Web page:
Scherer v. Scherer, 96-15

Citation931 P.2d 251
Decision Date31 January 1997
Docket NumberNo. 96-15,96-15
PartiesSandra Nicklas SCHERER, n/k/a Sandra Nicklas, Appellant (Plaintiff), v. Robert Lee SCHERER, II, Appellee (Defendant).
CourtUnited States State Supreme Court of Wyoming

Robert A. Hampe of Robert A. Hampe, P.C., Cheyenne, for Appellant (Plaintiff).

Donald P. Prehoda, Jr. (argued), and Robert H. Leonard of Prehoda, Leonard and Janack, L.L.C., Laramie; Mary Elizabeth Galvan and Mary J. Chinnock of Mary Elizabeth Galvan, P.C., Laramie, for Appellee (Defendant).

Before TAYLOR, C.J., and THOMAS, MACY, GOLDEN * and LEHMAN, JJ.

LEHMAN, Justice.

Following prolonged and vigorous litigation, the parties to this divorce action stipulated and agreed to an informal hearing before the judge in lieu of a formal trial. At issue in the divorce proceeding was a substantial amount of property and the custody of the parties' two minor children. Appellant now appeals the property distribution and custody arrangements.

We affirm.

ISSUES

Appellant Sandra Nicklas Scherer frames the issues:

I. The trial court abused its discretion in failing to distribute the marital property[.]

II. Did the district court abuse its discretion in awarding visitation on an every other day basis?

III. Was there an abuse of discretion by the district court when the Sandra Nicklas Scherer Trust was awarded to appellant as a marital asset?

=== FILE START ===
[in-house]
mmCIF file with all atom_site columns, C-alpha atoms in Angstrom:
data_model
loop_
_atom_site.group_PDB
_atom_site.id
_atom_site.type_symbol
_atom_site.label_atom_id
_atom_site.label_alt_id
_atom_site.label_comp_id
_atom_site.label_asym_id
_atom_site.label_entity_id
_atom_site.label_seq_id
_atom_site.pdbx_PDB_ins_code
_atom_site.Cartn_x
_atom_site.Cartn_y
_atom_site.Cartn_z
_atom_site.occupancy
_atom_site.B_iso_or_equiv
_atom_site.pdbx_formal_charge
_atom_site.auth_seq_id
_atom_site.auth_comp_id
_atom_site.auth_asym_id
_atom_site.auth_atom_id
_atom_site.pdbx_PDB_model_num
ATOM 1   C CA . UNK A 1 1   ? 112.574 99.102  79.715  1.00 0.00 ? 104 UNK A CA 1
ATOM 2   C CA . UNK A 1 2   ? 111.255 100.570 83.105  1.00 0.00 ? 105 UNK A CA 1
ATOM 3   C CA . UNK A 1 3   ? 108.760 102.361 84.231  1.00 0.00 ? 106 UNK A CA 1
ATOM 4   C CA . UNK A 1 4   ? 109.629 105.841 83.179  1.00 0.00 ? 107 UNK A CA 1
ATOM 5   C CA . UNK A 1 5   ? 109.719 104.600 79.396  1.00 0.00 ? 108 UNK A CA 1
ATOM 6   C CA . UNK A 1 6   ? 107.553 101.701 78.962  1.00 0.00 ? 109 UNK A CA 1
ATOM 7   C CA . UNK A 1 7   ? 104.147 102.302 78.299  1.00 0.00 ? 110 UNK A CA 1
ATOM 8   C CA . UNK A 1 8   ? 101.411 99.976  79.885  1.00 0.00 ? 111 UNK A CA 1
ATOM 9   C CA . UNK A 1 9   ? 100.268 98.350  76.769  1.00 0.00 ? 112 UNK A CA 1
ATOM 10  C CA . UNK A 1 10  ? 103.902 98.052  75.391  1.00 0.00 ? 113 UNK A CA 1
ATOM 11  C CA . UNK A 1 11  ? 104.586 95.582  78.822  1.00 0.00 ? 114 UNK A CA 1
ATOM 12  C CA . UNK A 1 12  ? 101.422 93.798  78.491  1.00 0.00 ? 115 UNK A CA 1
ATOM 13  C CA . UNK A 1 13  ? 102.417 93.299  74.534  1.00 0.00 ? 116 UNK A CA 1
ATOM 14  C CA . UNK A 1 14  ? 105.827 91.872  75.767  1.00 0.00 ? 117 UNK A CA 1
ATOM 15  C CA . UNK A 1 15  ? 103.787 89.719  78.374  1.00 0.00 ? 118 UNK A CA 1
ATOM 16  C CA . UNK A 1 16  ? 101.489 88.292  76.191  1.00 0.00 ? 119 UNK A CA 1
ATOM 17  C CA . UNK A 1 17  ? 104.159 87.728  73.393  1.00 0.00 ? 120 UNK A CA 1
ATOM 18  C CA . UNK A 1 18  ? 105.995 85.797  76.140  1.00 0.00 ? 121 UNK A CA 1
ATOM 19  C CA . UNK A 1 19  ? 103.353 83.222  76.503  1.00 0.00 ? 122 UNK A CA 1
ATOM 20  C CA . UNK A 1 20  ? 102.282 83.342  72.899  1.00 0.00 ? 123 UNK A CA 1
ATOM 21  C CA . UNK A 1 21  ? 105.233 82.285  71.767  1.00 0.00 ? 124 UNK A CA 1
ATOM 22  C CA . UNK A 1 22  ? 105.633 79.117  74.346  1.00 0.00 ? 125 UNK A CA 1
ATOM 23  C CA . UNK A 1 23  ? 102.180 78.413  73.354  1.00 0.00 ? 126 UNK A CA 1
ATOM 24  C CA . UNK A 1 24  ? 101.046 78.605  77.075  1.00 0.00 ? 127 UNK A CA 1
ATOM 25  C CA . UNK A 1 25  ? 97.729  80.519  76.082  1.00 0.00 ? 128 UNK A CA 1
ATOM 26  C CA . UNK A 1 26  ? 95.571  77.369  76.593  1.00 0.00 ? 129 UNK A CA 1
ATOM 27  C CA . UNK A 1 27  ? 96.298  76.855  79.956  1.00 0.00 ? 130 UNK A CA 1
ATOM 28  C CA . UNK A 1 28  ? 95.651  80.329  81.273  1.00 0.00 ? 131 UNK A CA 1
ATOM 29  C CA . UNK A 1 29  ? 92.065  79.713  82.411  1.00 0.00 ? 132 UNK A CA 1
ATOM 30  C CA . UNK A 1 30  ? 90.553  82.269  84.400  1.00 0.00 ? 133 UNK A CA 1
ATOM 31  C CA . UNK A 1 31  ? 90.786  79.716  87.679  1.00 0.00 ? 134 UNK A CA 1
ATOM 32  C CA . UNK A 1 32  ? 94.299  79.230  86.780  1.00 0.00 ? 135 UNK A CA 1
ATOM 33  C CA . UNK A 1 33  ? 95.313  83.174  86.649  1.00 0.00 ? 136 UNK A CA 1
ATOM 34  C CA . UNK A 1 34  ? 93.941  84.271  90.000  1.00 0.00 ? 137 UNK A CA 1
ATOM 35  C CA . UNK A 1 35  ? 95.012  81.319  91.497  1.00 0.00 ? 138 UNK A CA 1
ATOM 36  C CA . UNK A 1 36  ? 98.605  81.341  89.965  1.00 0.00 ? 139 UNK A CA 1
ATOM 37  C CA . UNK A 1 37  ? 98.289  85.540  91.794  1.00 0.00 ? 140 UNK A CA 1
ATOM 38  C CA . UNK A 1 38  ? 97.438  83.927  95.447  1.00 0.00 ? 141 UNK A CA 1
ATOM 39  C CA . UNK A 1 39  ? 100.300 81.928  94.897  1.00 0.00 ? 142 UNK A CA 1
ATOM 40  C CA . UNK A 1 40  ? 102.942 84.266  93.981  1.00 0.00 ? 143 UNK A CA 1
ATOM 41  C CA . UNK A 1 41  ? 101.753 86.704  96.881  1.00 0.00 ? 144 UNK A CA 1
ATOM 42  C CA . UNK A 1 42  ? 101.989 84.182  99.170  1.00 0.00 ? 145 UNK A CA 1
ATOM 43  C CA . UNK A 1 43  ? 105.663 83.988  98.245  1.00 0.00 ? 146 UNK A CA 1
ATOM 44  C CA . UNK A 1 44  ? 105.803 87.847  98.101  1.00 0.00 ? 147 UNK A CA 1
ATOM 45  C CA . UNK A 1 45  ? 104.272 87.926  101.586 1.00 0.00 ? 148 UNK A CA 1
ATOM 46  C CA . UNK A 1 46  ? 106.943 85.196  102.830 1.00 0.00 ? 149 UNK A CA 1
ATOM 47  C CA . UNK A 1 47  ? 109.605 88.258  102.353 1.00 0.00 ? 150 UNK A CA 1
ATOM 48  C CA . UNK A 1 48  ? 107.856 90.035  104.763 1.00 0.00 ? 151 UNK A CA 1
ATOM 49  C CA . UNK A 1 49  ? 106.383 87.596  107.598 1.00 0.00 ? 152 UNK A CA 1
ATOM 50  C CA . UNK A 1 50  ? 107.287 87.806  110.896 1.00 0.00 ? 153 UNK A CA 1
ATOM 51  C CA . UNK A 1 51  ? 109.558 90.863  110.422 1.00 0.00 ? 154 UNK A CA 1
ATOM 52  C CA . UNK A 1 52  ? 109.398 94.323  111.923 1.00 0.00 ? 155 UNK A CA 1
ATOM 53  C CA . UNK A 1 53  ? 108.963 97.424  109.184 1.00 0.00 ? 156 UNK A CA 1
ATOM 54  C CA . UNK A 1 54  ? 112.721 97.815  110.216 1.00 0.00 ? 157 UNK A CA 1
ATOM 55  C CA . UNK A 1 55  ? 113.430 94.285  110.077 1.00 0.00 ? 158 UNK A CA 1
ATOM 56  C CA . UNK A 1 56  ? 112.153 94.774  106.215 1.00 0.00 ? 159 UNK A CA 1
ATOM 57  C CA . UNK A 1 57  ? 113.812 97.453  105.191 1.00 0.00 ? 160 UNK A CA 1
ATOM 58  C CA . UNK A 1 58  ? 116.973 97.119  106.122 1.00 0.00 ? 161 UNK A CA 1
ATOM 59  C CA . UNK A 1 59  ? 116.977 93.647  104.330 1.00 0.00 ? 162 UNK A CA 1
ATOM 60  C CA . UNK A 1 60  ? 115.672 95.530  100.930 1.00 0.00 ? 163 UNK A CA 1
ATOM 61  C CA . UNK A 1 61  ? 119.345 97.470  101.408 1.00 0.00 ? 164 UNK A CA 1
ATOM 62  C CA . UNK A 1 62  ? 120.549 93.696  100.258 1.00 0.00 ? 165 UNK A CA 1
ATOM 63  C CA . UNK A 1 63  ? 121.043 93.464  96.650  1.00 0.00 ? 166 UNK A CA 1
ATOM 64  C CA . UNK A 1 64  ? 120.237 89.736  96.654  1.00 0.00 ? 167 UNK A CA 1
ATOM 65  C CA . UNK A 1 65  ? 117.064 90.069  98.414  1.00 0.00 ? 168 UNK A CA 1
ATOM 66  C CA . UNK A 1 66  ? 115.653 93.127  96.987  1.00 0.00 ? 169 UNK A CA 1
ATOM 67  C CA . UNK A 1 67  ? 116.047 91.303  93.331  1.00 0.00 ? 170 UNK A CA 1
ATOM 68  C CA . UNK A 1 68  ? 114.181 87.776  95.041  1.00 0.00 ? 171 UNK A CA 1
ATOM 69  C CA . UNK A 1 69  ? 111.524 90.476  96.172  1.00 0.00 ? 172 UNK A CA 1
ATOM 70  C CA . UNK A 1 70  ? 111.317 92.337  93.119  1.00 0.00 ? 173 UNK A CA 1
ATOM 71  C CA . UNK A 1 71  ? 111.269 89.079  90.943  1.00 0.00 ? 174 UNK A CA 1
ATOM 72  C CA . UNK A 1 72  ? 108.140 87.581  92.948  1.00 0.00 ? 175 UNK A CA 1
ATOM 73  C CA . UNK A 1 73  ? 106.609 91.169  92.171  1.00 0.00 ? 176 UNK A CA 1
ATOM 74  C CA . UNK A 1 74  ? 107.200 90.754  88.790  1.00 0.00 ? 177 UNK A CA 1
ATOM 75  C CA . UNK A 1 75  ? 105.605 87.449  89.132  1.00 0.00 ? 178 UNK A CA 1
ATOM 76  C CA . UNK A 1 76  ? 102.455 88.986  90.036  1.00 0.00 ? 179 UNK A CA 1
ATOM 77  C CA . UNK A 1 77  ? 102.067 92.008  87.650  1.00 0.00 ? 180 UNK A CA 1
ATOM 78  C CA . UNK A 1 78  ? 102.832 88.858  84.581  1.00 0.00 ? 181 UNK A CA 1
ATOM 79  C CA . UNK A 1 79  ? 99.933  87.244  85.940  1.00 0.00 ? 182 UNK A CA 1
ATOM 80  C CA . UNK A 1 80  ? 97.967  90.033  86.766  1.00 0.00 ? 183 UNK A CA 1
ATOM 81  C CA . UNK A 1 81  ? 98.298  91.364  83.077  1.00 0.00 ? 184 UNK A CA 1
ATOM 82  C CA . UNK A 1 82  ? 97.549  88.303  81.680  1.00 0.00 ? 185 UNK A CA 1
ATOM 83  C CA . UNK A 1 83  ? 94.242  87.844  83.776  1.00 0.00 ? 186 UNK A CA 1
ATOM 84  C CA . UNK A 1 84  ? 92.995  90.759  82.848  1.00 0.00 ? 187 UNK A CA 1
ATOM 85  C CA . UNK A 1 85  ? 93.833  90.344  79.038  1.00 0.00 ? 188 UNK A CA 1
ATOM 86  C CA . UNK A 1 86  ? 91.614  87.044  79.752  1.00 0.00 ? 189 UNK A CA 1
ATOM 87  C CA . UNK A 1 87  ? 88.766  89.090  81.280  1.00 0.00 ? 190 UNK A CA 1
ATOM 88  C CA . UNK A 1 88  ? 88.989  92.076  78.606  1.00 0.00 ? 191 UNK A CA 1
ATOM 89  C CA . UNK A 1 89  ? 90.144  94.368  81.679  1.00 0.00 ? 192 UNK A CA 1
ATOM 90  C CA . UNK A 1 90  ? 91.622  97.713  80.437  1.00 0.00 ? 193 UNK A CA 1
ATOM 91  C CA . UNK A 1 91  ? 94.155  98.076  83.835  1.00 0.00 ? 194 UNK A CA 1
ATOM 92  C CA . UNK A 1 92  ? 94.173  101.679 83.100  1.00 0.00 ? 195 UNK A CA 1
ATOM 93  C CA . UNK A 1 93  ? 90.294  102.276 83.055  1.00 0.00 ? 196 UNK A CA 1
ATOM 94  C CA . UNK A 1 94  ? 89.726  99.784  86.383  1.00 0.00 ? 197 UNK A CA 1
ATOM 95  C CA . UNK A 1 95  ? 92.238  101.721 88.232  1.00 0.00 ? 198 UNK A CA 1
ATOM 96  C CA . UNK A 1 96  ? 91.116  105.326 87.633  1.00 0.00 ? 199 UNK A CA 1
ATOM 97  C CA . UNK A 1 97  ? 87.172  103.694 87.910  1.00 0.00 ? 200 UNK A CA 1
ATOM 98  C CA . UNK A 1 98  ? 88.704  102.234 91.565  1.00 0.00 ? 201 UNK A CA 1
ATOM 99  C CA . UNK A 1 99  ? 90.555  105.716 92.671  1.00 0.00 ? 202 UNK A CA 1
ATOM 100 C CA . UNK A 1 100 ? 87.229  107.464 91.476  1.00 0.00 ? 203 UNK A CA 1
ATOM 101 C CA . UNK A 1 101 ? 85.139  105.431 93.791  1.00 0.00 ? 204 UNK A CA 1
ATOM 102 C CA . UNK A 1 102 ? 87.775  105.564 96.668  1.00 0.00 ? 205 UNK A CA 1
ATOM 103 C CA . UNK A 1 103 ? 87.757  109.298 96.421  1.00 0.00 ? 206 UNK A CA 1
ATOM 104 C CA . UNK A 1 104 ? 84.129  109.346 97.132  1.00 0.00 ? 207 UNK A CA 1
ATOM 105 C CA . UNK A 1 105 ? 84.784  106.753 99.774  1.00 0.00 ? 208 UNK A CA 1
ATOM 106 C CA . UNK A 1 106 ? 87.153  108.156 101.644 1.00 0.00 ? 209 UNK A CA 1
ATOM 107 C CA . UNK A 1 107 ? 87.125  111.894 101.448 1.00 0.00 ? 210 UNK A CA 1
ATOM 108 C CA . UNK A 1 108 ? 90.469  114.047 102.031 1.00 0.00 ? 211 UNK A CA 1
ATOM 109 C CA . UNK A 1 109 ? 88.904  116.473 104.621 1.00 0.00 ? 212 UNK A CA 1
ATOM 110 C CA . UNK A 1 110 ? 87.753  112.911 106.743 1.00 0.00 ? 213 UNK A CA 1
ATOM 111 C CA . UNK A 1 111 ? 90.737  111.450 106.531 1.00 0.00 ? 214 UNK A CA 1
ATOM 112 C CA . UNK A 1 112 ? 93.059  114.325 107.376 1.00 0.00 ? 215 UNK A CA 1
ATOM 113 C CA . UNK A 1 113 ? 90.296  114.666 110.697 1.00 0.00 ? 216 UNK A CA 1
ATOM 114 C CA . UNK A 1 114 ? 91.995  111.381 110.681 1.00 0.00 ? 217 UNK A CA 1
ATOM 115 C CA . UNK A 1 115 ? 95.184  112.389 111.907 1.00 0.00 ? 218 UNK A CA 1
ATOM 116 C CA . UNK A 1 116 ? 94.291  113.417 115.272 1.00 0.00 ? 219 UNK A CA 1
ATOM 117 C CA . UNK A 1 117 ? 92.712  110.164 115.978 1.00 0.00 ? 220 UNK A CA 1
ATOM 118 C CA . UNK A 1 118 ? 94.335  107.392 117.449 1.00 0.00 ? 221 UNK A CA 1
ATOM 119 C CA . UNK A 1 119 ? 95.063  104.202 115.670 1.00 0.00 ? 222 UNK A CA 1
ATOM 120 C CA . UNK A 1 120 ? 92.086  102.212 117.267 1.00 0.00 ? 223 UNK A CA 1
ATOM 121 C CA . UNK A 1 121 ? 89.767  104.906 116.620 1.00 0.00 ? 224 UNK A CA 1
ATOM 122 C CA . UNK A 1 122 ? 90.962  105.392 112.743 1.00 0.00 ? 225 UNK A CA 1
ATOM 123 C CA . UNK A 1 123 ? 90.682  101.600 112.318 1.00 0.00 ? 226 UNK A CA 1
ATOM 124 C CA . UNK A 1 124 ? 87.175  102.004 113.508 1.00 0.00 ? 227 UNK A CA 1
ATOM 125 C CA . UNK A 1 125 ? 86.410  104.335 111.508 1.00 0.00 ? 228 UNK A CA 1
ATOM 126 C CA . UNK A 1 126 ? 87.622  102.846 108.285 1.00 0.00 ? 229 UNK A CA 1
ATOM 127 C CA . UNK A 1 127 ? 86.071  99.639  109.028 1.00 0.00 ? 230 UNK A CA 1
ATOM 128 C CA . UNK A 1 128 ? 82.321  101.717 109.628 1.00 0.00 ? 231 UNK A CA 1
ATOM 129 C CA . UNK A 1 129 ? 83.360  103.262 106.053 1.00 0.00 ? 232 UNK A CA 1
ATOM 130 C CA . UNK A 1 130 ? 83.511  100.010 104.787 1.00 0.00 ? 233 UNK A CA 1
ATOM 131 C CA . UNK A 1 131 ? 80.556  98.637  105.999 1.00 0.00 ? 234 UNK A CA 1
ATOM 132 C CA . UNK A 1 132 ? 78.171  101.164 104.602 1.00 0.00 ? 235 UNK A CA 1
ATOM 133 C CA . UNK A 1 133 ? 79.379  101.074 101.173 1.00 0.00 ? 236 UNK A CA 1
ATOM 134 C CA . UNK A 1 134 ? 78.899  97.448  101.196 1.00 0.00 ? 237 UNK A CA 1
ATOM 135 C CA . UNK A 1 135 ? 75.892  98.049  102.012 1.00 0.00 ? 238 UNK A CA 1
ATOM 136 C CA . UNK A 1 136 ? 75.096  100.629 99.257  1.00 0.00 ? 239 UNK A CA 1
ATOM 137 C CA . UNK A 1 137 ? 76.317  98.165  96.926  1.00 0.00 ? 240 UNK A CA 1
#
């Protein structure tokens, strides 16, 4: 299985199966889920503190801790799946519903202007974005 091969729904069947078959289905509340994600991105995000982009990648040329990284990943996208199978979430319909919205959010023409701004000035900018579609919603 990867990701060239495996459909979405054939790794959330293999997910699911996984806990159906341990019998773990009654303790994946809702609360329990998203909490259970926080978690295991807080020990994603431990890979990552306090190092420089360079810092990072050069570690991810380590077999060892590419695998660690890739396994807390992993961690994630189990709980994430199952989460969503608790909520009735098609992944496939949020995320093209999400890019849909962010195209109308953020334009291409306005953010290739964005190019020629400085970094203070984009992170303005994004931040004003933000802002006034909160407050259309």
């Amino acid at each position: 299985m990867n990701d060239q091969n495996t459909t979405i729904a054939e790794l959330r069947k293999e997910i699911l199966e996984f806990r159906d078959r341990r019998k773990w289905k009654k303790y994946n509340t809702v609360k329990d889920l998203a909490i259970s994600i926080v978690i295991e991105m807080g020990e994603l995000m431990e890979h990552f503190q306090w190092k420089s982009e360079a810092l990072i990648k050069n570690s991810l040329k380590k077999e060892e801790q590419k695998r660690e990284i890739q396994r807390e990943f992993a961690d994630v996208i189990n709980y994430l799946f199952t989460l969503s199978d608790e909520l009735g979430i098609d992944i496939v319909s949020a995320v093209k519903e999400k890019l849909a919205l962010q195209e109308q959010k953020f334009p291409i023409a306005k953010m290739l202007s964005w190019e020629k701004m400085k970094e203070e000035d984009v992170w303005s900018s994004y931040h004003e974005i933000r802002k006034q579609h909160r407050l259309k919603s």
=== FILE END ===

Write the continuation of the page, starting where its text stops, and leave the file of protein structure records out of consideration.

Appellee responds with the following issues:

I. Is the district court's decision, resulting from binding arbitration on the stipulation of the parties, subject to vacation or modification by this court?

II. Did the district court, sitting in binding arbitration on the stipulation of the parties, abuse its discretion in distributing the parties' marital property and by disposing of the Sandra Nicklas Scherer Trust as marital property?

III. Did the district court, sitting in binding arbitration on the stipulation of the

parties, abuse its discretion in specifying the parameters of the visitation awarded to the appellee?

FACTS

Ending ten years of marriage, appellant filed a complaint for divorce on September 8, 1994, requesting primary care, custody and control of the parties' two minor children and distribution of the parties' assets and liabilities. A guardian ad litem was appointed to represent the interests of the children. The participation of the parties and counsel was contentious and vigorous. At a hearing held June 20, 1995, the parties disclosed to the court that they had reached a stipulation and agreement to submit the case to the court pursuant to an informal hearing in lieu of a formal trial. Thus, on June 20-21, 1995, the district court heard narrative and argument from both sides regarding what evidence would be presented as well as their respective positions thereon. The transcript of the informal hearing constitutes the entirety of the record before us. Thereafter, the court met separately with each side. Those proceedings, by stipulation, were not recorded.

On August 7, 1995, the court entered its decision letter, directing that appellant prepare the divorce decree. The parties, however, were unable to agree upon the decree. Consequently, a W.R.C.P. 58 hearing was held. At this hearing, the court was presented with two separate proposed divorce decrees. Going through each decree, line by line, the court listened to argument and ruled on each issue. At the conclusion of the hearing, the court again ordered appellant's attorney to prepare the decree. This hearing was also not recorded pursuant to stipulation.